Outrage in Orlando: the danger of radical rhetoric.

Author:Lynn, Barry W.
Position:PERSPECTIVE - Column
 
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I was in South Florida vacationing near the Everglades when I awoke to news from Orlando that a 22-year-old singer named Christina Grimmie who had been a contestant on "The Voice" television show was killed after performing in a club.

I have met so many young performers through our Voices United series that this seemed like a terrible loss of a person who seemed to love her music and had everything to live for.

The next morning there was more terrible news: A massacre had occurred at Pulse, an Orlando nightclub with strong ties to the LGBTQ community. The shooter killed 49 people and was himself fatally shot in a confrontation with police.

The murderer had called 911, telling an operator that he was pledging allegiance to the Islamic State. In the days that followed, we learned more about his motives and his obvious problems.

We seem to follow a script in these situations. Some were quick to exploit the situation by attacking the entire Muslim community, even though U.S. Muslims immediately condemned the murders and expressed support for the victims and their families.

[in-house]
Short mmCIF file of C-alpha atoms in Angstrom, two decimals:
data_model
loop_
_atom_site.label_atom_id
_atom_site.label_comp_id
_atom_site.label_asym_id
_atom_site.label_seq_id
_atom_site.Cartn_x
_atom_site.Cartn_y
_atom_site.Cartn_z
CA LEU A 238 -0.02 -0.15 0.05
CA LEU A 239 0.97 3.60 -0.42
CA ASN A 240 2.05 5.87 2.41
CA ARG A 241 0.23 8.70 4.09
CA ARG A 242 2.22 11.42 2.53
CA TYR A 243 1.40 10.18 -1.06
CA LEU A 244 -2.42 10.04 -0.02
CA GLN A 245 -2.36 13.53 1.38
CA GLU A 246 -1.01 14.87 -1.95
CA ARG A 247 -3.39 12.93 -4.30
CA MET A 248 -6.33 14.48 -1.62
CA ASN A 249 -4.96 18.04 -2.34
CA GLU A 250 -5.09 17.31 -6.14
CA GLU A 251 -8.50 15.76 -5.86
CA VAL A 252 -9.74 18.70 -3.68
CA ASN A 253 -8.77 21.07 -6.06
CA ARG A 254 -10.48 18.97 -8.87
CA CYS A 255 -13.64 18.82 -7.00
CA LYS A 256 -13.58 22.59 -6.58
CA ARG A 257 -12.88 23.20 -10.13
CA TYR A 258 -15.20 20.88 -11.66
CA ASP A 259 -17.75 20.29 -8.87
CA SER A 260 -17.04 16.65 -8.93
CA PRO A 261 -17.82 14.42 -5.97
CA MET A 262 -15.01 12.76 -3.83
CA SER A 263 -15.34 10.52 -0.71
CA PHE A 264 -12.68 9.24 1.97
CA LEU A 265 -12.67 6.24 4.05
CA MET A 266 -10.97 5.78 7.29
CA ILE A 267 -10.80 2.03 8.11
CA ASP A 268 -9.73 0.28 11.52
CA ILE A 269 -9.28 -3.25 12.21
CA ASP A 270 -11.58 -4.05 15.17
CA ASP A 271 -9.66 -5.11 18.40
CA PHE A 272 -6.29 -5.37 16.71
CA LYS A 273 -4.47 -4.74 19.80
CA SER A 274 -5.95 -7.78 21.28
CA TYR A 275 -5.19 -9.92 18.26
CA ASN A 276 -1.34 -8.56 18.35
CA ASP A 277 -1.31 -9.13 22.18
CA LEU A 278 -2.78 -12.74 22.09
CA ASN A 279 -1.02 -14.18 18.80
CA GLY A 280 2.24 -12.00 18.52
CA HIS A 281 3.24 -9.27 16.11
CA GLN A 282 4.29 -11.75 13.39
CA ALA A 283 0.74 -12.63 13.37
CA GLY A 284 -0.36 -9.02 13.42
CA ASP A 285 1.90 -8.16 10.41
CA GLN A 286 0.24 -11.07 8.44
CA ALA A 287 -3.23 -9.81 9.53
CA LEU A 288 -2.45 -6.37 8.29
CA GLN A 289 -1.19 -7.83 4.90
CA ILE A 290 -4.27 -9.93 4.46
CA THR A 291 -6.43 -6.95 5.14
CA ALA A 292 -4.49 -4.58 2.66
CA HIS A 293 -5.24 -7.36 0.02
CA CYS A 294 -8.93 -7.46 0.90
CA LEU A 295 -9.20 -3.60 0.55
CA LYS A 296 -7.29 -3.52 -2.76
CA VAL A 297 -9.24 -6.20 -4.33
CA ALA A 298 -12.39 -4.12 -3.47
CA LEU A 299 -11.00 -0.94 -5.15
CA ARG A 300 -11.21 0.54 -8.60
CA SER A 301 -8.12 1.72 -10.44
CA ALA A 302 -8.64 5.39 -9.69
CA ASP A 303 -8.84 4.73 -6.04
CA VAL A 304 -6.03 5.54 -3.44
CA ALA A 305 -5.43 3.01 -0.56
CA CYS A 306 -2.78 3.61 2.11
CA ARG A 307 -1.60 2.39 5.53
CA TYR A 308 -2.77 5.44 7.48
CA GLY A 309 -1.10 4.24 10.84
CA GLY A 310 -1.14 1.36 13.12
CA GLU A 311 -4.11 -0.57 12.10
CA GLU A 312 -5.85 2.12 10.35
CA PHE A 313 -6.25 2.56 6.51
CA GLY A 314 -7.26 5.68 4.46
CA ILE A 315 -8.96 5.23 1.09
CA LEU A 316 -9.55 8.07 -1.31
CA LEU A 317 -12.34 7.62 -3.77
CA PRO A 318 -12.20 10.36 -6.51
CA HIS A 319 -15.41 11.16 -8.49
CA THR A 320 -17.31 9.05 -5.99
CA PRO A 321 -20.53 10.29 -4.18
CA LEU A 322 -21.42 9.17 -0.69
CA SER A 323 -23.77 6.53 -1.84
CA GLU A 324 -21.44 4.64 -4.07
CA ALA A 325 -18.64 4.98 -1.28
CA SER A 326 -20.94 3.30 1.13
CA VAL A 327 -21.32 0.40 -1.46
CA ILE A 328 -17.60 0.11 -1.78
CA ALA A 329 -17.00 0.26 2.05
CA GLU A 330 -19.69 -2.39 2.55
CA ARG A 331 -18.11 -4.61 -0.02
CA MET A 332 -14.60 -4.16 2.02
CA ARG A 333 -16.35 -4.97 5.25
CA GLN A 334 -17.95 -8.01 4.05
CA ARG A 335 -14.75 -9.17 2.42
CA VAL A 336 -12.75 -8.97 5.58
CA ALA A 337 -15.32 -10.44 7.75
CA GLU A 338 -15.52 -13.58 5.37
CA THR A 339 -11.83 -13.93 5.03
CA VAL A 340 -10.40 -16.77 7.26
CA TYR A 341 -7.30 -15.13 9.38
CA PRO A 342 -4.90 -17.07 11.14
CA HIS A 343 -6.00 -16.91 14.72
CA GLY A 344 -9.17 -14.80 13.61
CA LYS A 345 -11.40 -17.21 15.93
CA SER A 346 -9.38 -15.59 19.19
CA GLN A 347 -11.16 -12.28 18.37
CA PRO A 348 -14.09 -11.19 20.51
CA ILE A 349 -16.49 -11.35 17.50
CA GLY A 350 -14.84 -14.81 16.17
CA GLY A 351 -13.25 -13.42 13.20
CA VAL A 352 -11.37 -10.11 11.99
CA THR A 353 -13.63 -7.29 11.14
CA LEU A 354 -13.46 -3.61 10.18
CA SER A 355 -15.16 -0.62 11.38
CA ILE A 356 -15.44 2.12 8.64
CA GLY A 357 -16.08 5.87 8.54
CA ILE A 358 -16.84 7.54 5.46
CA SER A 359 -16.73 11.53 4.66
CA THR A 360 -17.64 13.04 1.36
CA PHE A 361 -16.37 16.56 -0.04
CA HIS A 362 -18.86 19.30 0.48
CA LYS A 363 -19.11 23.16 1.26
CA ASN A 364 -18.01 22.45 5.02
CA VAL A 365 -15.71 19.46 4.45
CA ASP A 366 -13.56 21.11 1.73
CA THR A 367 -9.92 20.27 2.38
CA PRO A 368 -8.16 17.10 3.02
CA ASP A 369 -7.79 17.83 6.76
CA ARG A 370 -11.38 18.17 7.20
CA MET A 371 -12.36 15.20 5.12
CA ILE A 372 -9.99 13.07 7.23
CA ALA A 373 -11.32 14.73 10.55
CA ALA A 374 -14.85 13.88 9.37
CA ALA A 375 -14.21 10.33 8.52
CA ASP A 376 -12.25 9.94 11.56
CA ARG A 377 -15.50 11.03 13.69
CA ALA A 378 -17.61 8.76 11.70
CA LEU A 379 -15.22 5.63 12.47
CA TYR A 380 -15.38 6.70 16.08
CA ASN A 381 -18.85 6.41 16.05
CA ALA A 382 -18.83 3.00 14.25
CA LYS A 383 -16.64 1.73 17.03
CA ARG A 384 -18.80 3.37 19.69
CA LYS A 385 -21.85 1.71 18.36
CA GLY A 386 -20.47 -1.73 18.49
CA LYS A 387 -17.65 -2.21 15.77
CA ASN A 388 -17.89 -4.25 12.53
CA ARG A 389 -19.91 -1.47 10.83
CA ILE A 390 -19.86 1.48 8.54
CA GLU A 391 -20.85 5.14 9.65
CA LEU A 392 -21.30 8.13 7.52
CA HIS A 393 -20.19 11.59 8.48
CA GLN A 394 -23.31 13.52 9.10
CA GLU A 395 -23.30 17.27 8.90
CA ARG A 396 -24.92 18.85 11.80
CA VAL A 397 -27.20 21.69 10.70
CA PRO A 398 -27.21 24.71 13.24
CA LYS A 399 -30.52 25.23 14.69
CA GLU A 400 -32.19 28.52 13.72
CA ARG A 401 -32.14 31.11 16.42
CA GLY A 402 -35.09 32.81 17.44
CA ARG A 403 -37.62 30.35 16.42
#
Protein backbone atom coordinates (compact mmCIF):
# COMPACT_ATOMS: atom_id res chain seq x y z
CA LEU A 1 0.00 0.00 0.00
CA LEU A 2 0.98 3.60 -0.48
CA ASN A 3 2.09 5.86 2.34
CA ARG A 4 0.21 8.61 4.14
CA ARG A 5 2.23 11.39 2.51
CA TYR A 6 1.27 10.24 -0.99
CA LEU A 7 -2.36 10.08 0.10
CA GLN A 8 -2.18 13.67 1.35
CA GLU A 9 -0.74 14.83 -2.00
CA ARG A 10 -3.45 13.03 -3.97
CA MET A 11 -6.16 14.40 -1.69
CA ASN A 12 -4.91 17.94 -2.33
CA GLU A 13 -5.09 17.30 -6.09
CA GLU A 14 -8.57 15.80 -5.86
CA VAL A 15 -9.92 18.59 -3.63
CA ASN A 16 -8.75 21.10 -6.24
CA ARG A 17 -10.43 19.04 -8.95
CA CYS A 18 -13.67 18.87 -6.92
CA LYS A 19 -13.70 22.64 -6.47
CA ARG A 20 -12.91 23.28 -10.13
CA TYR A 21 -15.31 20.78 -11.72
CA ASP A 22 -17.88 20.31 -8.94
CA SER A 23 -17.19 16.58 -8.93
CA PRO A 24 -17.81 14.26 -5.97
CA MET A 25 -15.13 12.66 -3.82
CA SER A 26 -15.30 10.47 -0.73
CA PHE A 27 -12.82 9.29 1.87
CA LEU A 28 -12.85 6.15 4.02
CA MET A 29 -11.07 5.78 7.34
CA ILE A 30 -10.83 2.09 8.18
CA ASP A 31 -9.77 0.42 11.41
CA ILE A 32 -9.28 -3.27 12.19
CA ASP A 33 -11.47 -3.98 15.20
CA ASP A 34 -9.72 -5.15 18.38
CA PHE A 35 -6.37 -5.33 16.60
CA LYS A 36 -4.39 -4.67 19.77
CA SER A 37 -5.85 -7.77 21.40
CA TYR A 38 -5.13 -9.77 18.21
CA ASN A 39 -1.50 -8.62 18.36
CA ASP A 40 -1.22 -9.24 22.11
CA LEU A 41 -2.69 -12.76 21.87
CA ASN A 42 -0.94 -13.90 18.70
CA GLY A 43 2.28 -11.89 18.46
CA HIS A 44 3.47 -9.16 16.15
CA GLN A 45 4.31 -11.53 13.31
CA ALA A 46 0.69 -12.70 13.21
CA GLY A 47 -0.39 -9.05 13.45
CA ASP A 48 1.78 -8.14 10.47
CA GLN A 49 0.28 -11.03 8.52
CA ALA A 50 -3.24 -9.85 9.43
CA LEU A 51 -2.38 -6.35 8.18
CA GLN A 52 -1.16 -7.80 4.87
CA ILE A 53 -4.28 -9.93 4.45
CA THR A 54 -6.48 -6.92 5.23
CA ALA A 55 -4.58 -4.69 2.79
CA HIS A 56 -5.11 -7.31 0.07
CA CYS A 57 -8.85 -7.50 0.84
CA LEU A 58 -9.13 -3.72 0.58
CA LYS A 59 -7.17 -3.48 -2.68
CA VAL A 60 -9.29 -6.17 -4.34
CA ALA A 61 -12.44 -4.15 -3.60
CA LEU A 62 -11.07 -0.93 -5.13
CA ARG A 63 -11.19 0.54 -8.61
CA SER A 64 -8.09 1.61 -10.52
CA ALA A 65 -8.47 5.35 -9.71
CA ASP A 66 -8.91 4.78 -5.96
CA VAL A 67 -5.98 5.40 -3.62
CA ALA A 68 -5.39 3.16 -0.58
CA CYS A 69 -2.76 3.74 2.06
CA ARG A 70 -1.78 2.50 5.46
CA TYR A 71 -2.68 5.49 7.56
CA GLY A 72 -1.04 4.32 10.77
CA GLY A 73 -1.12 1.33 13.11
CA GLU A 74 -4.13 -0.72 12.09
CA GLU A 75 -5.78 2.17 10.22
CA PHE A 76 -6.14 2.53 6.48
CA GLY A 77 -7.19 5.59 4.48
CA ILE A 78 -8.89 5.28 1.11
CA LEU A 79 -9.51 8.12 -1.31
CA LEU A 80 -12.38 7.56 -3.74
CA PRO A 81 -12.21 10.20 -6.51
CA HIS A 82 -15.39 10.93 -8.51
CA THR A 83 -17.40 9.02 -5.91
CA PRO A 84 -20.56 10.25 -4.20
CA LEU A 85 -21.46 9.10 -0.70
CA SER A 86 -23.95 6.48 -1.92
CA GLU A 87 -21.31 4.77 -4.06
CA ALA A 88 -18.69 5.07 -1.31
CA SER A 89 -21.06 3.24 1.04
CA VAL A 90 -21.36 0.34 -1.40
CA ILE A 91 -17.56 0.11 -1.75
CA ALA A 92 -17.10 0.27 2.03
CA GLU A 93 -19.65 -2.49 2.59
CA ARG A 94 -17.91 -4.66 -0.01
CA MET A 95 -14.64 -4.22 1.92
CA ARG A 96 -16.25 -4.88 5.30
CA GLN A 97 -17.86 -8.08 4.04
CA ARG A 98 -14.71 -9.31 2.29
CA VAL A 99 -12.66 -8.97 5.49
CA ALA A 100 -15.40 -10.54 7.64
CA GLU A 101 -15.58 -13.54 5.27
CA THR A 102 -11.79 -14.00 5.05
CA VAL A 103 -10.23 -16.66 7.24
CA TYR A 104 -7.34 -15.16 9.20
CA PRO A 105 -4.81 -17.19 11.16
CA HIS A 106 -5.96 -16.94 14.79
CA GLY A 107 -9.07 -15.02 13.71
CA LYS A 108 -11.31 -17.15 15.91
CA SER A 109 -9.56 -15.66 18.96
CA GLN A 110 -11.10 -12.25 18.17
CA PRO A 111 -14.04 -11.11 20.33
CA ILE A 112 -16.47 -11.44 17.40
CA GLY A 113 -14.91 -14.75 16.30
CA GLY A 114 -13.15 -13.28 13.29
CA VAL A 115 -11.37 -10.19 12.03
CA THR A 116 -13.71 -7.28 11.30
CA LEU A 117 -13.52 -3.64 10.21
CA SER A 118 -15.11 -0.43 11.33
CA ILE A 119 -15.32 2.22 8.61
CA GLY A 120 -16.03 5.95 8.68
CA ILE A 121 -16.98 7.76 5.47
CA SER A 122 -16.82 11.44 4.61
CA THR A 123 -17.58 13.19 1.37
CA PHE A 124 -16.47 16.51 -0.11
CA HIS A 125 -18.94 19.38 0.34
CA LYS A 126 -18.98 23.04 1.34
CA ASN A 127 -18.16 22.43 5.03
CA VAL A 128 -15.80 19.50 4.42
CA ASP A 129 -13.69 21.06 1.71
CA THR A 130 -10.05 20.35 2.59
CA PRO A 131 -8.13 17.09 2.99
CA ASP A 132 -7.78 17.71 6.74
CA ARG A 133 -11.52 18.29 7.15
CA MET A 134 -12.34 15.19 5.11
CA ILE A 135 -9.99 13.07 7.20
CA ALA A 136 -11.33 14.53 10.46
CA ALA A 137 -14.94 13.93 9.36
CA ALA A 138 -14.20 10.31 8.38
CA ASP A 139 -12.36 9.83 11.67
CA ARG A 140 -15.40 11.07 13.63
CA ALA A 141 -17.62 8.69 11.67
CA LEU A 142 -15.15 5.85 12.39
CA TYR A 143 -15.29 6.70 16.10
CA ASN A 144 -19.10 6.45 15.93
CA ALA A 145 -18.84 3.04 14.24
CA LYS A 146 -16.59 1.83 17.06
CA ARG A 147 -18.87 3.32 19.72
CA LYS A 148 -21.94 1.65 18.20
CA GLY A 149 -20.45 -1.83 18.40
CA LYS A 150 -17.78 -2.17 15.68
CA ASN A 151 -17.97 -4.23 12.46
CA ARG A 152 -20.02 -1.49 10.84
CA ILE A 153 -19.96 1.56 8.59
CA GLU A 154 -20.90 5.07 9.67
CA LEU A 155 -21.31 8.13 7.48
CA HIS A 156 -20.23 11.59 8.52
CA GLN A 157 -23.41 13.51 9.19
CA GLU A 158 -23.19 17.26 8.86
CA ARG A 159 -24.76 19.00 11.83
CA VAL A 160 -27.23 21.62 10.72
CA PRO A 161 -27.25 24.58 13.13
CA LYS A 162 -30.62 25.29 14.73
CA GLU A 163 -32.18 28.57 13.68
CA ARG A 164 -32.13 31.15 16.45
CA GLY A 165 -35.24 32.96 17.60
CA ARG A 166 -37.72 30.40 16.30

That meant nothingto people like Donald Trump, who asserted that Muslims in America know there are terrorists in their midst but won't identify them. Trump, of course, presented no evidence for this incendiary charge.

I also knew we would hear an extreme reaction from a truly awful member of the clergy somewhere. Pastor Roger Jimenez of Verity Baptist Church in Sacramento filled that role.

Jimenez told his flock not to mourn the deaths, remarking, "People say, like: 'Well, aren't you sad that 50 sodomites died?' Here's the problem with that. It's like the equivalent of asking me, what if you asked me: 'Hey, are you sad that 50 pedophiles were killed today?' 'Urn, no, I think that's great. I think that helps society."

Other groups at least tried to be sensitive. The American Family Association (AFA) issued a brief statement saying that God loves everyone and condemning senseless violence.

The sentiment sounds nice until you remember that the AFA and its allies have issued a steady stream of ugly rhetoric designed to cause people to hate and fear members of the LGBTQ community.

Bryan Fischer, a controversial figure who hosts a radio show on an AFA-owned network, responded to the Supreme Court's June 26,2015, ruling on marriage equality with this tweet: "Just as Hitler bottled up the church of his day inside the four walls of their churches, so the Gay Gestapo...

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